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National Restaurant Association - NRA joins legal fight against Seattle minimum wage

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NRA joins legal fight against Seattle minimum wage

The National Restaurant Association joined the U.S. Chamber of Commerce, as well as the American Hotel & Lodging Association and Asian American Hotel Owners Association, in throwing its weight behind a legal effort to stop the city of Seattle from unfairly targeting franchises by forcing them to accelerate their implementation of the nation’s highest minimum wage.

In an August 12 amicus brief supporting the International Franchise Association’s motion for a preliminary injunction—a request for the court to stop part of the law from taking effect—the NRA,   U.S. Chamber of Commerce, AHLA and AAHOA allege that the $15 minimum wage passed by the Seattle City Council earlier this year will hit franchises especially hard because of a rule that treats them as large employers, regardless of their size. The IFA’s motion, filed in U.S. District Court, Western District of Washington, asks that the same schedule for implementation be applied to both franchises and non-franchised businesses.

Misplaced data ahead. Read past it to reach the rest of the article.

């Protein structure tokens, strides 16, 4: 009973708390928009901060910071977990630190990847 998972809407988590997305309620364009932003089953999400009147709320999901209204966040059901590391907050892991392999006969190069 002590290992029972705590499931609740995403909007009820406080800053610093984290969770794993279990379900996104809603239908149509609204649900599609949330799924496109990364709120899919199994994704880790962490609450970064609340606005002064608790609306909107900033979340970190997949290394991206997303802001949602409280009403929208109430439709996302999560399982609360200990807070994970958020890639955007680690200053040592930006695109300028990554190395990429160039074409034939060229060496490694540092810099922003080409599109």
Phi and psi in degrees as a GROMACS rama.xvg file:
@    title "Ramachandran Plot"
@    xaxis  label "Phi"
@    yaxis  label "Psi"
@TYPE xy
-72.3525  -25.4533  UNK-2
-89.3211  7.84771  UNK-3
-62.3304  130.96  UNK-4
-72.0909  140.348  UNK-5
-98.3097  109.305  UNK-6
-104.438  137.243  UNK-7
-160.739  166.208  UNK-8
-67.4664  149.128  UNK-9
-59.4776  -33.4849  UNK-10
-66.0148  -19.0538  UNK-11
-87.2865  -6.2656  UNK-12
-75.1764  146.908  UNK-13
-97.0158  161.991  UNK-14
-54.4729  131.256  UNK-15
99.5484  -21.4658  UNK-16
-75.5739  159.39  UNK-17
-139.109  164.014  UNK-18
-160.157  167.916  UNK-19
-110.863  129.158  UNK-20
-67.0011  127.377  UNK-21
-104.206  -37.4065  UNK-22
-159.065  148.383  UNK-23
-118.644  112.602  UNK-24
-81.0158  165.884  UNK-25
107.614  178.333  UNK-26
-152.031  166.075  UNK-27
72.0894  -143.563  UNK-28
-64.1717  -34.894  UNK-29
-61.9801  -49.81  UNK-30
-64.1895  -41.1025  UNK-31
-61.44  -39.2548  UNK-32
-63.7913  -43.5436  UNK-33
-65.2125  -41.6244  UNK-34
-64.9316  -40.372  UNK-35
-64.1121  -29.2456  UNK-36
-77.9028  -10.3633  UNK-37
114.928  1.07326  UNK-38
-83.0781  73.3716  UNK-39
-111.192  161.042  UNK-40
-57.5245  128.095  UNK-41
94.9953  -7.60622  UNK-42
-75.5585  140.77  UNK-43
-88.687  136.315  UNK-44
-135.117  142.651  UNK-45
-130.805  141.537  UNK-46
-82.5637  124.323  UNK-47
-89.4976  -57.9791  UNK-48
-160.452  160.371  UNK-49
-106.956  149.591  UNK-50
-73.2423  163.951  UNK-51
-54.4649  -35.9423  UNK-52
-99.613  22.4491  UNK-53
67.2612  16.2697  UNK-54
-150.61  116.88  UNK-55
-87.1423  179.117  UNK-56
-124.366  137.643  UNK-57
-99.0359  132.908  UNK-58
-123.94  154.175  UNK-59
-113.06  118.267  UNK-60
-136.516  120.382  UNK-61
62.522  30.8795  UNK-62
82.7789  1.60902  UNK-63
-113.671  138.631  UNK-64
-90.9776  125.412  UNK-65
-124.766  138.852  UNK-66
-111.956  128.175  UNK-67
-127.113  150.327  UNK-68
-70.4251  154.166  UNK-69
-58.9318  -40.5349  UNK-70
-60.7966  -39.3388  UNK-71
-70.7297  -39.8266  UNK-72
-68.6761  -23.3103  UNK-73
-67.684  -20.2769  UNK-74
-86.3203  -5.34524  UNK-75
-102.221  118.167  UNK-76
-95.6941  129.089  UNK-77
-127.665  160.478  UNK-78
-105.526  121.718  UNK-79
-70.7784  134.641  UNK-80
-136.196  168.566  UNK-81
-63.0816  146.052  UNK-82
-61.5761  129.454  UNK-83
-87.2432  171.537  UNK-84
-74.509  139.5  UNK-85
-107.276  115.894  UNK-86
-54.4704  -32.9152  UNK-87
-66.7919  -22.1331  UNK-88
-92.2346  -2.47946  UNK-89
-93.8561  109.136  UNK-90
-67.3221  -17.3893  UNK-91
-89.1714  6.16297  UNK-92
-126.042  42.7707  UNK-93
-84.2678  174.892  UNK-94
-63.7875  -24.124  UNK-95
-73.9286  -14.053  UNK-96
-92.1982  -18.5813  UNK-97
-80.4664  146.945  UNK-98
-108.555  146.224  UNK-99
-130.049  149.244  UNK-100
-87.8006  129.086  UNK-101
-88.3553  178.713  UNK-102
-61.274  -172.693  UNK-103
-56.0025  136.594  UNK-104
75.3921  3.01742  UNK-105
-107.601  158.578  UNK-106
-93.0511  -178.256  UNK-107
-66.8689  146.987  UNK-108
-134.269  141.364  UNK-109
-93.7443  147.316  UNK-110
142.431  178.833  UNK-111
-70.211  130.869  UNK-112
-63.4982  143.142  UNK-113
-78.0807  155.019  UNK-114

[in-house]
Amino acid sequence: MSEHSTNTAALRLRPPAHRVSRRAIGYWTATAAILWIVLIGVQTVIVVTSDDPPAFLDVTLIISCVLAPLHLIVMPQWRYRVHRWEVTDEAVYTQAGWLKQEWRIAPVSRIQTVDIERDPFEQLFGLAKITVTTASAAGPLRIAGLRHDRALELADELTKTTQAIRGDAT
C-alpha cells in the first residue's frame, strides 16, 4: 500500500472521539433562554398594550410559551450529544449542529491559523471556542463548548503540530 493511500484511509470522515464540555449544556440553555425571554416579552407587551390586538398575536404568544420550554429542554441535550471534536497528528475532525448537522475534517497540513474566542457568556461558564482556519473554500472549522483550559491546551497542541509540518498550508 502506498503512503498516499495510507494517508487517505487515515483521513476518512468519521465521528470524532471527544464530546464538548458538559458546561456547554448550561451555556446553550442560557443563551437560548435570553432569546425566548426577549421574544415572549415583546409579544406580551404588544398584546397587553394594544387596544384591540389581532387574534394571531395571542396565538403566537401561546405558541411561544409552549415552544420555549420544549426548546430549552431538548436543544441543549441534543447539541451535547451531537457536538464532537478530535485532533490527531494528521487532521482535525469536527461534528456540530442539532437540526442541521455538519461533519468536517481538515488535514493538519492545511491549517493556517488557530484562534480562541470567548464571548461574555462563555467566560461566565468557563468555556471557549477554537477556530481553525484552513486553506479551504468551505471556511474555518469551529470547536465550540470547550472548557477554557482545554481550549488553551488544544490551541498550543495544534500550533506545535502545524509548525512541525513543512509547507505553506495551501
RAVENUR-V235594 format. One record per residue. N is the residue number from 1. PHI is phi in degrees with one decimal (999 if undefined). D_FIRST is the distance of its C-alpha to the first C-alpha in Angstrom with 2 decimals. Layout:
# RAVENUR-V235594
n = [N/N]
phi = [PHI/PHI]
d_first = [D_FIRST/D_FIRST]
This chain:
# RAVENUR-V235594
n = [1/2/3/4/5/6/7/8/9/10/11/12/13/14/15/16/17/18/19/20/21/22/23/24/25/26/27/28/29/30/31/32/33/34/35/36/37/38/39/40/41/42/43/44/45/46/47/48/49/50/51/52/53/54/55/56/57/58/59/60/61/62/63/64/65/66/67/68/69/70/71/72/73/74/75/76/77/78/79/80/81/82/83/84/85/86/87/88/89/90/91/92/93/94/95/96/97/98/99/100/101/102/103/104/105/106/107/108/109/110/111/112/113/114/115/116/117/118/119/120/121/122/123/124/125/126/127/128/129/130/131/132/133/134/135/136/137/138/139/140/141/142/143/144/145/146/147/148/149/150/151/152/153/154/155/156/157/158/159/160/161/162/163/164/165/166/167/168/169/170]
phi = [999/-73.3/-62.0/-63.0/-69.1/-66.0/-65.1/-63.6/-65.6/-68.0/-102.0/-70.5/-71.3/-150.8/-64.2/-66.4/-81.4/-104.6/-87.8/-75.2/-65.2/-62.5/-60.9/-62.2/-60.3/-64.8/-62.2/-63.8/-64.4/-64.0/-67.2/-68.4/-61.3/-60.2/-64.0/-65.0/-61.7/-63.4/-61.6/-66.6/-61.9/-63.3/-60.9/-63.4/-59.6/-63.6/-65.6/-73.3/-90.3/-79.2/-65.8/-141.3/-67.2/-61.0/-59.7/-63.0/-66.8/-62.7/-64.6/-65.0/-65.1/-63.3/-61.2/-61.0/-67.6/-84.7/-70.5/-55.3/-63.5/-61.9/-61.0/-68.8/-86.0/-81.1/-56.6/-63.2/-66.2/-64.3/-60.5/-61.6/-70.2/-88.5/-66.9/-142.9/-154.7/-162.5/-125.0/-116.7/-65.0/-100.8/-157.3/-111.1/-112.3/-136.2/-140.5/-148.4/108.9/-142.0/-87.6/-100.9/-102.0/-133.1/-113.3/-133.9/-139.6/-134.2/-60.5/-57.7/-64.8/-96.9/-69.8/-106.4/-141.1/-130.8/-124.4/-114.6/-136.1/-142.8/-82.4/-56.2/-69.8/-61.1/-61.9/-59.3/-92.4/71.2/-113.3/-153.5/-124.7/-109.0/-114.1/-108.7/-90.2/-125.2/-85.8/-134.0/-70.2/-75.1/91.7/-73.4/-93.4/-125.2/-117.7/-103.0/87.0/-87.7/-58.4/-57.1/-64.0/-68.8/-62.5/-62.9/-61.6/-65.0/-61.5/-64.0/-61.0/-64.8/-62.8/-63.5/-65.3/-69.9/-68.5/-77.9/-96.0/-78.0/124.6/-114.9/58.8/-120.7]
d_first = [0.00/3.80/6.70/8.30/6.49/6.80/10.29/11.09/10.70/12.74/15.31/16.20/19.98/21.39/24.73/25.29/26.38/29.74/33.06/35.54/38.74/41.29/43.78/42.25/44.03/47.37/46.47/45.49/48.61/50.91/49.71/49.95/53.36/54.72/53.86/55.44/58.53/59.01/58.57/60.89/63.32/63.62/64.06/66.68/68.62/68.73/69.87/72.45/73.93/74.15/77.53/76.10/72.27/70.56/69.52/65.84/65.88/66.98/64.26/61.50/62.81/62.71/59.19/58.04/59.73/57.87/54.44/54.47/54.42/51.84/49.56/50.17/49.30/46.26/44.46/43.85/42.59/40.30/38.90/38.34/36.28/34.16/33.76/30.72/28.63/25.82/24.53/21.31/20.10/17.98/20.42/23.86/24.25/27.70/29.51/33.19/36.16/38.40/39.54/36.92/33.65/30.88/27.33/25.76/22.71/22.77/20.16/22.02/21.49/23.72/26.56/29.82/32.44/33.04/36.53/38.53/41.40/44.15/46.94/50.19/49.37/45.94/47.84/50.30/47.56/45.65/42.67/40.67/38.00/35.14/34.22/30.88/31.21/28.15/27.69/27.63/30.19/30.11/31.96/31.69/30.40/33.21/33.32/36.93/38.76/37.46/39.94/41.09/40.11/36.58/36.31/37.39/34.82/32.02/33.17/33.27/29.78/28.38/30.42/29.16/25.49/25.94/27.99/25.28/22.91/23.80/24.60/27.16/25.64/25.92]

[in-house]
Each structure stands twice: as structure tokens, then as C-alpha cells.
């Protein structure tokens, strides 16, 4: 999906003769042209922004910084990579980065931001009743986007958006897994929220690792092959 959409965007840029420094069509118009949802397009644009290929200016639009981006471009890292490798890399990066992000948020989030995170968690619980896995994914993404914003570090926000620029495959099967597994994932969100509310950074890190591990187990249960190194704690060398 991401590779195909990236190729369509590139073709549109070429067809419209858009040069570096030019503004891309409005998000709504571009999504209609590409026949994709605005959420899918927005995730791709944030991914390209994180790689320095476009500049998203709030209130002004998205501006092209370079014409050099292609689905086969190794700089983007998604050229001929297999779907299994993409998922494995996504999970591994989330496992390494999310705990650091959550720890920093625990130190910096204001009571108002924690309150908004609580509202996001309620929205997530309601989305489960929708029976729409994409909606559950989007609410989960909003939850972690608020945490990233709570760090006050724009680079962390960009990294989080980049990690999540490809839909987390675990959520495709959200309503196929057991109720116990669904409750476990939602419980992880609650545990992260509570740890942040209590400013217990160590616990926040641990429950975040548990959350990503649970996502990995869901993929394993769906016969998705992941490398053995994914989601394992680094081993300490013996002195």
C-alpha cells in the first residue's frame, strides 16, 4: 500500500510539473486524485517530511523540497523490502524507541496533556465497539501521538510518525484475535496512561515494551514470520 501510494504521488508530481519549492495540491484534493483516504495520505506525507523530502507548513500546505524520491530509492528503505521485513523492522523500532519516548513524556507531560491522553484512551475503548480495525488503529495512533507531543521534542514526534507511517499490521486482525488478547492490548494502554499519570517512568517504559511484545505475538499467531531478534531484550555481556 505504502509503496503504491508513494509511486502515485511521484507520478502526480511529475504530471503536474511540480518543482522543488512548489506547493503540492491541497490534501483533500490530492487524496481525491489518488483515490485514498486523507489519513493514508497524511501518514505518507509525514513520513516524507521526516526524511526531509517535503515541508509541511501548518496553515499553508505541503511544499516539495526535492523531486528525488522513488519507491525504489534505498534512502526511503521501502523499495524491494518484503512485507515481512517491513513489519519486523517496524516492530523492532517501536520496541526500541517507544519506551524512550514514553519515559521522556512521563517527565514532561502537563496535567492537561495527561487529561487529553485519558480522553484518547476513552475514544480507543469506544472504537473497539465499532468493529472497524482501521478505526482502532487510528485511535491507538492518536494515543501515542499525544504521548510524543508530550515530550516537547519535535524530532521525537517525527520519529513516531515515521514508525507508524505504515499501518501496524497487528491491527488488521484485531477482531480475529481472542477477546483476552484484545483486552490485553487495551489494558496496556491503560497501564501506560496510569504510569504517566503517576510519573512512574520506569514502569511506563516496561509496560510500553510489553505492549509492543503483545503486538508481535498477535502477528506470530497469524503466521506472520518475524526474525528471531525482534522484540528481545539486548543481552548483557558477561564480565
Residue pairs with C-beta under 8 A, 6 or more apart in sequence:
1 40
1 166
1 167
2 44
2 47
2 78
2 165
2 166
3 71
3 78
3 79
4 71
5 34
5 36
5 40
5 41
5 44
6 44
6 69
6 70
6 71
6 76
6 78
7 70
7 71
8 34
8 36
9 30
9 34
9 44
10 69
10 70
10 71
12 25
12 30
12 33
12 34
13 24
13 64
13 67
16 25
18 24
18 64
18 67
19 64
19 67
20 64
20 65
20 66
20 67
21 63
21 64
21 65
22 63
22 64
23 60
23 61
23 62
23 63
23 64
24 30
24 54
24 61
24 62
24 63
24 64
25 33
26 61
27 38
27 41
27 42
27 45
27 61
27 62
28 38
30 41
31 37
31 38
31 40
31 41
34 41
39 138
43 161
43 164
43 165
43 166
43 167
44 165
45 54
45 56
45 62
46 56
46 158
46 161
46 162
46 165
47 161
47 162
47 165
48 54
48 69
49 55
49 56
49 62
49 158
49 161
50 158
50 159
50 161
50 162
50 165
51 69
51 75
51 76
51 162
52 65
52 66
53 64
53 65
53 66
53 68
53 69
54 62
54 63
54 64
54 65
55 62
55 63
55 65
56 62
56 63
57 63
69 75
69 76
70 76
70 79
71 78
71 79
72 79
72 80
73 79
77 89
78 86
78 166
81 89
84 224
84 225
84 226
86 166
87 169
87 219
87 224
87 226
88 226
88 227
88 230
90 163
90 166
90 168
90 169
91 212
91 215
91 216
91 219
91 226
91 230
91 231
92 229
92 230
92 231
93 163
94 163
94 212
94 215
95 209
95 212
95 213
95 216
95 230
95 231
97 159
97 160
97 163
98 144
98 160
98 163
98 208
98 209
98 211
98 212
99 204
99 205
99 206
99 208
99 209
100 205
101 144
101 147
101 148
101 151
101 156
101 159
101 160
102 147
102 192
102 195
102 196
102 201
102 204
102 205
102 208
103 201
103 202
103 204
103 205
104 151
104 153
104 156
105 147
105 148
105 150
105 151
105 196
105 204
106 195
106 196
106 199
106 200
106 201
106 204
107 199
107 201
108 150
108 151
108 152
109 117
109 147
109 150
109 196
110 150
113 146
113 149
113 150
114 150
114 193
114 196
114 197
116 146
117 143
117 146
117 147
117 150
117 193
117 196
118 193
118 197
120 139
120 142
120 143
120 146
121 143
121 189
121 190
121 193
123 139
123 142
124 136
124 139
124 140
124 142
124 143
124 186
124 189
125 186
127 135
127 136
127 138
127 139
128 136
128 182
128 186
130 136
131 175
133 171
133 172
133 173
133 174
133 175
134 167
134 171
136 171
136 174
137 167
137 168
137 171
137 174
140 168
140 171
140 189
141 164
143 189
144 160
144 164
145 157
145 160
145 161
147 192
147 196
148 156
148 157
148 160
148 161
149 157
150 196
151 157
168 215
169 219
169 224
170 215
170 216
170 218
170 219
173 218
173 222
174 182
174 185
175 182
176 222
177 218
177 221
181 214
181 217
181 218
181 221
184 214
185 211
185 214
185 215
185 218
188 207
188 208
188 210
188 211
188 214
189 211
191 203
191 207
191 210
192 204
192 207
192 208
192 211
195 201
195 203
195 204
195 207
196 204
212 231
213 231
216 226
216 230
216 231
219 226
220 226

“Not only does it impose the largest minimum wage increase in the history of the United States, but it does so by targeting plaintiffs for disfavored treatment because of their affiliation with out-of-state franchisors,” the organizations wrote in the amicus brief.

Seattle’s minimum wage law, which was passed in June, raises the city’s minimum wage to $15. But instead of a flat increase, the law calls for businesses to increase their minimum wage to $15 over a period of years, from five to seven years for small businesses and three to four for large businesses, with the length determined by the businesses’ size and whether they offer health care benefits.

Under the law, a “small” business has fewer than 500 employees, while a “large” business has more than 500. But the law assumes all franchised restaurants are large employers because it considers every employee of the brand’s franchise—regardless of ownership or location—in its assessment of a business’s size. That unequal treatment discriminates against franchises, the IFA and NRA allege.

“By saddling them with a massive increase in labor costs that non-franchised small businesses are not required to bear, the ordinance will make it quite difficult—if not impossible—for franchises to compete,” the amicus brief stated.

The court could hear arguments in the IFA’s motion by early September. The Seattle wage hikes are due to begin phasing in on July 1, 2015.

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